For as open-ended as the hub world may be, the levels themselves are anything but. The actual missions play out in corridors and multi-level rooms just like they did when the very first Wolfenstein game introduced us to the genre all those years ago. There is only one path through each level, and you can bet that most of the time you spend on that path will be used to blast wave after wave of Nazi troops with increasingly bigger and better guns. Purists will say this is simply Wolfenstein being Wolfenstein, doing what it's always done and staying true to its roots. Others will claim it's lazy, allowing a game to rest on its laurels when the rest of the genre has vastly upped the ante with concepts like snap-to cover and co-op play. I'll leave the ultimate decision up to your individual tastes, but know going in that this is as old-school a shooter as there is.
Its traditional structure is what makes Wolfenstein's Veil powers stand out. Starting off, players are given only one power: an ability called Veil Sight, which allows them to shift into the plane between dimensions and move a little faster and sniff out hidden passages and treasures. Later powers include the ability to slow down things in the traditional bullet-time sense, a shield that catches and reflects projectiles and a berserk mode that makes all your shots much more deadly and gives you the power to shoot through shields and cover. Even better, each of your powers can be upgraded a number of times and can ultimately become powerful enough to vaporize some enemies the second they're implemented. Ultimately, all the Veil powers feel exceptionally useful (a rarity in games, where some power-ups almost always feel like afterthoughts) and play a substantial role in taking down the bigger and tougher foes later in the game.
The other wrinkle that helps Wolfenstein stand out from the pack is the collection of large and lethal weapons B.J. picks up throughout the course of his adventure. While you start off with the standard German submachine guns and rifles, it's not long before players begin stumbling across the more "unorthodox" weapons, which pack the most punch. I'll only spoil things a little by mentioning the first special weapon you come across, the Particle Cannon. This little beauty fires off a constant stream of something that can vaporize nearly any enemy it touches. What's great is that this weapon (along with all the others) can be upgraded just like the Veil powers, making it even more destructive. Best of all, that's one of the weaker special weapons you'll find, so I'll let you just imagine what kind of gun tops the one that turns baddies to dust on contact.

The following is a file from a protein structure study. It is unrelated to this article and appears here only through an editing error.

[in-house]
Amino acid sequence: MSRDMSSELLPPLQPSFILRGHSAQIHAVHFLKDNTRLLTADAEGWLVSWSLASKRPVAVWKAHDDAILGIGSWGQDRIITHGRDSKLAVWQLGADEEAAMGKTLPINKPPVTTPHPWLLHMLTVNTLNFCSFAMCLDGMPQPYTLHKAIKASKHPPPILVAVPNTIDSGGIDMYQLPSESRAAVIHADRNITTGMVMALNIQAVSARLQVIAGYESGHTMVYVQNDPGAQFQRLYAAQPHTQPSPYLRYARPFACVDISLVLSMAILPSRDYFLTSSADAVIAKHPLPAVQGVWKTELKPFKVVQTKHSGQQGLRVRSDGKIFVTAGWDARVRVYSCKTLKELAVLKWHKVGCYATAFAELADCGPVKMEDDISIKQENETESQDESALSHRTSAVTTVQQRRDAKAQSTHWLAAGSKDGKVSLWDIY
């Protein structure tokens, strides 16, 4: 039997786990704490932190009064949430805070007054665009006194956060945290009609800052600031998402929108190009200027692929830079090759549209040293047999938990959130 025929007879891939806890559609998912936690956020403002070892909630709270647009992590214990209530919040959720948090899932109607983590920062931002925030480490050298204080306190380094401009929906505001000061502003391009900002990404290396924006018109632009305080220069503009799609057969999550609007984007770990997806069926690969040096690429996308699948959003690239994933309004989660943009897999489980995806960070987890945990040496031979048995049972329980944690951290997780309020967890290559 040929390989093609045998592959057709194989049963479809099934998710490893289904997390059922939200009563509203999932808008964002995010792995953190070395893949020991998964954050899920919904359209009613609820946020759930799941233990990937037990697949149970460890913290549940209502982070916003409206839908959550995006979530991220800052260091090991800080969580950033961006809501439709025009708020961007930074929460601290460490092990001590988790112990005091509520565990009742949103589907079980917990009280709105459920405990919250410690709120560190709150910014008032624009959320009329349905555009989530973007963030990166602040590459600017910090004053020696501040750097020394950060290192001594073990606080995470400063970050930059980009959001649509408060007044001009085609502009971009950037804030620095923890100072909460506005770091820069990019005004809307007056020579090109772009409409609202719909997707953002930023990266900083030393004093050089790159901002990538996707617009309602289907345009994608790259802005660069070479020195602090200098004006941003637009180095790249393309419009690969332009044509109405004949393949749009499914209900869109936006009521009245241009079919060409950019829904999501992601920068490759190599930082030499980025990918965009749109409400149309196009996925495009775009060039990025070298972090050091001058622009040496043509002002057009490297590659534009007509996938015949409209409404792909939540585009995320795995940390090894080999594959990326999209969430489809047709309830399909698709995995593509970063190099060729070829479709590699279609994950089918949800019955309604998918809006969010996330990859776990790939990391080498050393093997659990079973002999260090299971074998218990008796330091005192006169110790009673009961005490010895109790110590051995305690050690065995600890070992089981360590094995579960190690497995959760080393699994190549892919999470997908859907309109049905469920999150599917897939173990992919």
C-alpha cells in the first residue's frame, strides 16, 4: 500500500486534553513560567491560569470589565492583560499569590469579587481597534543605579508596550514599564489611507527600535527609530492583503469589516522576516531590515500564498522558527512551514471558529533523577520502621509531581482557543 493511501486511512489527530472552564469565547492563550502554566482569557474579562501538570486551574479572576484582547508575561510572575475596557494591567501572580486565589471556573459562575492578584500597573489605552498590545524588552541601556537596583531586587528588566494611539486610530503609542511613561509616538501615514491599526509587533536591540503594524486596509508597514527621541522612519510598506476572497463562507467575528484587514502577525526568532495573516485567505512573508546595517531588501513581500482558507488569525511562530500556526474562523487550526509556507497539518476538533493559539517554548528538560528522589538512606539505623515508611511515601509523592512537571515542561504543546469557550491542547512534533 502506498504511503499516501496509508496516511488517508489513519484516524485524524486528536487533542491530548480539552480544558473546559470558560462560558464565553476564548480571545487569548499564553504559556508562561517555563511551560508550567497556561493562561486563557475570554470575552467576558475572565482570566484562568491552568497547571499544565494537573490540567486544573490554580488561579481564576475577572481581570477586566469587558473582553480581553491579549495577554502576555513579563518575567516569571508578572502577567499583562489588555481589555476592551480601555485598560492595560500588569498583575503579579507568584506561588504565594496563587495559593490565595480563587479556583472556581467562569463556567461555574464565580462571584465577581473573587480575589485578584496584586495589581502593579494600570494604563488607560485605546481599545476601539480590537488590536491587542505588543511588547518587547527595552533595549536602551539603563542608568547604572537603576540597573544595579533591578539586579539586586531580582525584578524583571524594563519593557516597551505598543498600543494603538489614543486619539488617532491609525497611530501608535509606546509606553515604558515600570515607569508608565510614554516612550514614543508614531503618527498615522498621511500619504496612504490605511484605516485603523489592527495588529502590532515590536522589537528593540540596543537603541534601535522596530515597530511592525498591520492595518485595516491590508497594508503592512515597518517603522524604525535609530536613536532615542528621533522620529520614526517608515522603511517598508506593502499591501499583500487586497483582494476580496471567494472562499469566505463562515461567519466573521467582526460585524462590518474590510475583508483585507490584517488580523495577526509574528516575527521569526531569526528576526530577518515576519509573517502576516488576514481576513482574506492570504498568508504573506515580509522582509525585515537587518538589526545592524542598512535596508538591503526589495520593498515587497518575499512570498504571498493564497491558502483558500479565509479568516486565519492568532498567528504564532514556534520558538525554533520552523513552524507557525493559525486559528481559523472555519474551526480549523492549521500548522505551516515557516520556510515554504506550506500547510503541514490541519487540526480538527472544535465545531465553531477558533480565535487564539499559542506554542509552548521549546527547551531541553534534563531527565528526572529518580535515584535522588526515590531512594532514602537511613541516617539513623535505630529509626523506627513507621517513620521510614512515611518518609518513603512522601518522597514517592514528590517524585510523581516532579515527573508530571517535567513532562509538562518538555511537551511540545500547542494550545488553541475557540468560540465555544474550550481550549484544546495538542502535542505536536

In addition to a very solid single-player offering, Wolfenstein also packs in a multiplayer experience, though it's hard to get excited about it. Players choose from one of three classes (Soldier, Engineer or Medic) and then set about one of eight maps in the game's paltry three multiplayer modes. Team Deathmatch is the standard kill-or-be-killed affair, so there's nothing new to report there. Objective sets one team to capture a specific item or complete a certain action while the other team tries to defend it, and Stopwatch takes the objective mode and adds a timer. While there are a few extras thrown in, like persistent ranks and cash that players can use to buy upgrades, there's really very little here to keep you coming back for more. For most players, the multiplayer will be a one-stop distraction before they head back to other, more robust titles.
Wolfenstein really doesn't do much to move the FPS genre forward, but it does manage to nail the fundamentals and offer a highly entertaining experience. The only real weaknesses are a weak multiplayer mode and a hub world that gets pretty tedious to navigate as the game wears on. In all other aspects — pacing, gameplay mechanics and general fun — the game manages to hit plenty of high notes. While it's been nearly a decade since we laced up Blazkowicz's Nazi-hunting boots, this is a fitting return to service. As long as you go in knowing exactly what to expect, this game is highly enjoyable.